Lawson expects the layoffs to result in a charge of $5 million to $7 million in the fourth quarter. The company said it could not estimate how much it will save annually from the cuts.
ATK Space Systems, a unit of
, said on May 24 that it is cutting more jobs as it phases out its space shuttle program.
This round of layoffs eliminated 247 jobs due to the end of a Minuteman ballistic missile program. Since October ATK has laid off about 1,500 engineers, technicians, factory workers and others, leaving about 3,000 employees.
said on May 19 that it will cut 400 jobs throughout the company.
The goal is to reduce annual expenses by as much as $150 million. The company, which expects to realize these savings by the end of 2012, will incur a $28 million charge in severance and other costs in its first quarter.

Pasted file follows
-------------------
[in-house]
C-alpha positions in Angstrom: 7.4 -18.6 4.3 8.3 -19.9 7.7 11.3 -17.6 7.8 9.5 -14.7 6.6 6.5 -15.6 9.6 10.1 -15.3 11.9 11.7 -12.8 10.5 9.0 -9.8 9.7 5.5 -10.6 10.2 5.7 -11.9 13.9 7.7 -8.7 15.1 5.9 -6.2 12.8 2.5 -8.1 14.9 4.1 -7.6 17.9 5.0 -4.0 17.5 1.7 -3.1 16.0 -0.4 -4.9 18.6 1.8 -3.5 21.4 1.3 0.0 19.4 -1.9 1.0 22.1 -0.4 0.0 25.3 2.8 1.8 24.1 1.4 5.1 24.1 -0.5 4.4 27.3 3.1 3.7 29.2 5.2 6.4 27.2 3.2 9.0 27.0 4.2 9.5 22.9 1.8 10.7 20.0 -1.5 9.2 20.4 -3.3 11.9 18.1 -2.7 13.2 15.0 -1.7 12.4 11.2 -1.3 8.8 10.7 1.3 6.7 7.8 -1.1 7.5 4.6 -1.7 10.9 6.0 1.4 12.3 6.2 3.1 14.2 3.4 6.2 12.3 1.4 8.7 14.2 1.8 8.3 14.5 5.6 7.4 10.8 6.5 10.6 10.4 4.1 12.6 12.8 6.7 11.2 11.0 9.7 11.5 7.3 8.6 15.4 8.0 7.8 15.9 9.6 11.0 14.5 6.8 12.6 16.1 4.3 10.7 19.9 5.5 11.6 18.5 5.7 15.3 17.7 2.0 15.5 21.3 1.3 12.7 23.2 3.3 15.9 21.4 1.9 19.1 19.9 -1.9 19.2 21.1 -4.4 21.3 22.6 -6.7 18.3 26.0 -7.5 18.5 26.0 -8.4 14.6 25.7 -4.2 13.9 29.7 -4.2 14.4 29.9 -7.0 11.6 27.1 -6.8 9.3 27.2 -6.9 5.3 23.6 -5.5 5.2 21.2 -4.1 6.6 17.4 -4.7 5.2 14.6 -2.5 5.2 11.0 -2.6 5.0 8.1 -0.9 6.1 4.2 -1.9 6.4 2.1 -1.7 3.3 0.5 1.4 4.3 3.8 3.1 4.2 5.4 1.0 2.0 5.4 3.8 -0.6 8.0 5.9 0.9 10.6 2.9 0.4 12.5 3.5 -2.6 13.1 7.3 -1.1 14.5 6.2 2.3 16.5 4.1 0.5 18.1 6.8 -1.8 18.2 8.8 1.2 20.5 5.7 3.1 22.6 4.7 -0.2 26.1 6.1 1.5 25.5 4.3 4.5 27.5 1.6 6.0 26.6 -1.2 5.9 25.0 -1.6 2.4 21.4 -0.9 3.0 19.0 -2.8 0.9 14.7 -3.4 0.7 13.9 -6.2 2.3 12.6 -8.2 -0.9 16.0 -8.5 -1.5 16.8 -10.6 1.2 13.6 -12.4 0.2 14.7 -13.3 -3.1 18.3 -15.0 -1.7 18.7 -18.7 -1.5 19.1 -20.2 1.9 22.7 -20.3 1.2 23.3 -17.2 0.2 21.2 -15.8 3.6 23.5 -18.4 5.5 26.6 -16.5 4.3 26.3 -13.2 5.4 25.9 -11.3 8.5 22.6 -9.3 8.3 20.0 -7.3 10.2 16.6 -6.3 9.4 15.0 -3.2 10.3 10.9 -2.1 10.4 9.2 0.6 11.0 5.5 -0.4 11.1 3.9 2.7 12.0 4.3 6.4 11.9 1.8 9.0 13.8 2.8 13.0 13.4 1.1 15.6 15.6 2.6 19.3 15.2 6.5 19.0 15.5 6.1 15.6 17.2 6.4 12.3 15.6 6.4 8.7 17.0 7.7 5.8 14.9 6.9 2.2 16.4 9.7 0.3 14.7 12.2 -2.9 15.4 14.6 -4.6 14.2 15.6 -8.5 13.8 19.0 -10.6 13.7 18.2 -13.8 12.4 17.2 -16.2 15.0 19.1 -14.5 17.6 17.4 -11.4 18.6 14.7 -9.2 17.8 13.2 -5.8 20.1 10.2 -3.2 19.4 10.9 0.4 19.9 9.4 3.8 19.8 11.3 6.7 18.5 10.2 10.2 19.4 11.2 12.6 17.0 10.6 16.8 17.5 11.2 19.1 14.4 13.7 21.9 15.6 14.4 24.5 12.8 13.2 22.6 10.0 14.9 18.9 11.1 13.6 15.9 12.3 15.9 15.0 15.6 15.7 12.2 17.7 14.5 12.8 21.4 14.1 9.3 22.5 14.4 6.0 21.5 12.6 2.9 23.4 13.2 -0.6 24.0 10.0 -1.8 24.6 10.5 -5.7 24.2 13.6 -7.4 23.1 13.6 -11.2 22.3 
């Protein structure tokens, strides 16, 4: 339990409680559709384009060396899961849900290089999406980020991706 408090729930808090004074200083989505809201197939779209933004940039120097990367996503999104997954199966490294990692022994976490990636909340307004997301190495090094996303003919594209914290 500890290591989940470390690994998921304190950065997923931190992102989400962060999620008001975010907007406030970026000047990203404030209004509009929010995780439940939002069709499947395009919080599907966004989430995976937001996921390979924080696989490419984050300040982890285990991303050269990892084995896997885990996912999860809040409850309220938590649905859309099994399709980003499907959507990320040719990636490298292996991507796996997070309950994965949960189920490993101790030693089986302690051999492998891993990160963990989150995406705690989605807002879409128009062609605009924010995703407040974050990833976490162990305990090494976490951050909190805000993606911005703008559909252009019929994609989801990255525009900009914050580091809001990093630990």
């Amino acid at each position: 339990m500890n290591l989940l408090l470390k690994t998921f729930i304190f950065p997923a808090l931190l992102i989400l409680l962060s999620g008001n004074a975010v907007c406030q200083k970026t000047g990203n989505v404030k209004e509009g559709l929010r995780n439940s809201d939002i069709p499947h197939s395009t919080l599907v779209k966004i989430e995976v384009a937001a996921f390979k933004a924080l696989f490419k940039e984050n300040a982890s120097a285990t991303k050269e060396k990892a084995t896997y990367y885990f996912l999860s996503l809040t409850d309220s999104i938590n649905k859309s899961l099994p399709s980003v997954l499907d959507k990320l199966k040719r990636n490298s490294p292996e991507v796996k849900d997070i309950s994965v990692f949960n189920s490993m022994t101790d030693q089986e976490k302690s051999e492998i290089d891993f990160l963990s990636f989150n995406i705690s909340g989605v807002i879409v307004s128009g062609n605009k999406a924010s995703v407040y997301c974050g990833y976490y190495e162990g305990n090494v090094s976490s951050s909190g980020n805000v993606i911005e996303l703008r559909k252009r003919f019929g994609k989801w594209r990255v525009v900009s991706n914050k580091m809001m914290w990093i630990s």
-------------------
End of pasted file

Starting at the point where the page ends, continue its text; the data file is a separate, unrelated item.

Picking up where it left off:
H&R Block also plans to shutter 400 of its underperforming tax offices. The stores targeted for closure represent about 4% of the company's 11,000 locations.
announced on May 18 that it will slash 6,000 jobs as it shutters eight plants around the world.
These closures will occur in Ireland, Puerto Rico and the U.S. by the end of 2015. It will also reduce operations at six other plants over the next several years.
Pfizer said back in April that it will eliminate 20,000 jobs as part of its integration of Wyeth, which it acquired last year.
Last week it also revealed that it may relocate some of its New York employees to Pennsylvania and New Jersey, resulting in job losses. At the time Pfizer said it is putting a New York office building up for sale, but that its headquarters will remain in Manhattan.